Blood Typing in Dogs

Blood typing is a test that determines the blood type of a dog or other animal. Like people, dogs and cats have different blood types. Blood typing can be crucial prior to a blood transfusion and determining the blood type can help reduce the risk of transfusion reactions. Since blood types do not change, this test is only needed once in a pet’s life, as long as the results are recorded and readily available should future transfusions be needed.

If the animal has a disease that results in agglutination of the blood, blood typing cannot be accurately performed.

What Does Blood Typing Reveal in Dogs?

A blood typing reveals the blood type of the animal. Determining the blood type is an important aspect of blood transfusions. As with people, transfusion reactions can occur if a different blood type is administered. This is especially true in cats.

Cats have three blood types – A, B and AB. There is no universal donor in cats. Despite the fact that about 90 percent of cats in the United States are type A, the rare type B cat can have a very serious and even fatal reaction if type A blood is administered. The same can occur in type A cats given type B blood. The very rare type AB cat can tolerate a transfusion from either type.

In dogs, DEA 1.1 (Dog Erythrocyte Antigen) has been found to be the part of the blood type most likely to cause a transfusion reaction. The blood type in dogs is either DEA 1.1 positive or DEA 1.1 negative. There are however, other parts to the canine blood type, including DEA 1.2, DEA 3, DEA 4, DEA 5 and DEA 7. In order to determine the full blood type, blood needs to be submitted to a special laboratory.

How Is Blood Typing Done in Dogs?

In order to perform a blood typing, your veterinarian must draw a blood sample. One drop of blood is placed in a well on a special card, impregnated with certain proteins. A drop of blood typing fluid is placed on the blood drop and mixed, and the fluid is rocked on the card for about one minute. The fluid is then examined for agglutination, which appears as clumping and resembles ground red pepper. In dogs, if agglutination is present, the dog is DEA 1.1 positive.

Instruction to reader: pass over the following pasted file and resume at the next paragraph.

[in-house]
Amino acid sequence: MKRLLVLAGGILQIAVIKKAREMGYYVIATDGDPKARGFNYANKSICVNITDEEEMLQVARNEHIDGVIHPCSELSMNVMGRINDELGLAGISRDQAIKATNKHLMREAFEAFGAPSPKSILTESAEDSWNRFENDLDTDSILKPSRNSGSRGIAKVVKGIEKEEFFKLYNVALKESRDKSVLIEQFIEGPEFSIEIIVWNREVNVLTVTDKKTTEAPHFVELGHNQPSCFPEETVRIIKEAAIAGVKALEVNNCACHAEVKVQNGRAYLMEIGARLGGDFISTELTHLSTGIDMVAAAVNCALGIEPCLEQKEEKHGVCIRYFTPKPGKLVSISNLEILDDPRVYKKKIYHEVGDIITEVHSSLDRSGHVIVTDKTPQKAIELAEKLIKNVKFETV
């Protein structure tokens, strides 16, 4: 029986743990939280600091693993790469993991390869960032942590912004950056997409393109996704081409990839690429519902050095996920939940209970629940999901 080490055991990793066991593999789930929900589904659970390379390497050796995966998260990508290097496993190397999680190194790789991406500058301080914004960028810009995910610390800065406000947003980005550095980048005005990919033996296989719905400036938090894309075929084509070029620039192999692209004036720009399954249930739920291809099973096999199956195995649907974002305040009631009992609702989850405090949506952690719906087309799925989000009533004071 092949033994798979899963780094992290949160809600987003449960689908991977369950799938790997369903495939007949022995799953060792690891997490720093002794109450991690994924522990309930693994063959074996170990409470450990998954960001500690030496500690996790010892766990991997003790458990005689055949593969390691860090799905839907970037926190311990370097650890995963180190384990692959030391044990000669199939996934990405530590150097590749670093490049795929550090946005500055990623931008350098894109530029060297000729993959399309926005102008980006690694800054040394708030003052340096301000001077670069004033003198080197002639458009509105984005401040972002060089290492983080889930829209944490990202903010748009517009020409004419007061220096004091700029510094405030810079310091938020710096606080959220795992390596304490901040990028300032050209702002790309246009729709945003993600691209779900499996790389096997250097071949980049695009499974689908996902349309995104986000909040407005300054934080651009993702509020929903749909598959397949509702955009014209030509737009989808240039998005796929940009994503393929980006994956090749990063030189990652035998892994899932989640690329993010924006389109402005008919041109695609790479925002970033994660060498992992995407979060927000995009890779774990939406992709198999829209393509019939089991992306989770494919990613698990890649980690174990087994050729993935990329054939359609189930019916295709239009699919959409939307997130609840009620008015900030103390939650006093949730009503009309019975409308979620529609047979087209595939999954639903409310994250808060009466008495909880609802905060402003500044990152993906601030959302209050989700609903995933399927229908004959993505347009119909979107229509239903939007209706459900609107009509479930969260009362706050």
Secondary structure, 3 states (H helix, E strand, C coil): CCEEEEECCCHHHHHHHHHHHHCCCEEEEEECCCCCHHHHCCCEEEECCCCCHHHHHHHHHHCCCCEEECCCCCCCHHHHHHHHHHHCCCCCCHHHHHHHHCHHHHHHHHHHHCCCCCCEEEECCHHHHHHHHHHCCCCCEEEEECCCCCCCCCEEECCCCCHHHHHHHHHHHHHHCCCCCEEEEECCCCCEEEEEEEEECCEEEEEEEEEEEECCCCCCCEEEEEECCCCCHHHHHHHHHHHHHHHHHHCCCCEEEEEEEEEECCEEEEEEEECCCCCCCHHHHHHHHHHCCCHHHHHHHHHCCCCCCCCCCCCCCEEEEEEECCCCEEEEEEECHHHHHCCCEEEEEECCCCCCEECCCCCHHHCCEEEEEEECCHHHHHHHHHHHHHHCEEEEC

In cats, two wells are used. If agglutination appears in the A well, the cat is type A. If agglutination occurs in the B well, the cat is type B. If agglutination occurs in both wells, the cat is type AB. If no agglutination is noted, an error has occurred and the test should be repeated. Test results are typically available within 10 minutes.

Some diseases and disorders result in agglutination of the blood. In these patients, it is not possible to determine the pet’s blood type in a hospital setting. Their blood may need to be submitted to a special laboratory able to detect the blood type despite the presence of naturally occurring agglutination.

For dogs, a more extensive blood type may be needed. Since dogs have multiple parts to their blood type, the blood is submitted to a specific laboratory that is able to determine the dog’s entire blood type. This is not the case in cats. If your veterinarian is unable to perform the test in the hospital, a blood sample may be submitted to a laboratory for analysis. Test results may not be available for up to 1 to 2 days.

Is Blood Typing Painful to Dogs?

Any pain involved is associated with the collection of the blood sample, since a needle is used to pierce the skin and enter a blood vessel to draw the sample. As with people, the pain experienced from a needle will vary from individual to individual.

Is Sedation or Anesthesia Needed for Blood Typing?

Neither sedation nor anesthesia is needed in most patients; however, some pets resent needle sticks and may need tranquilization or ultrashort anesthesia.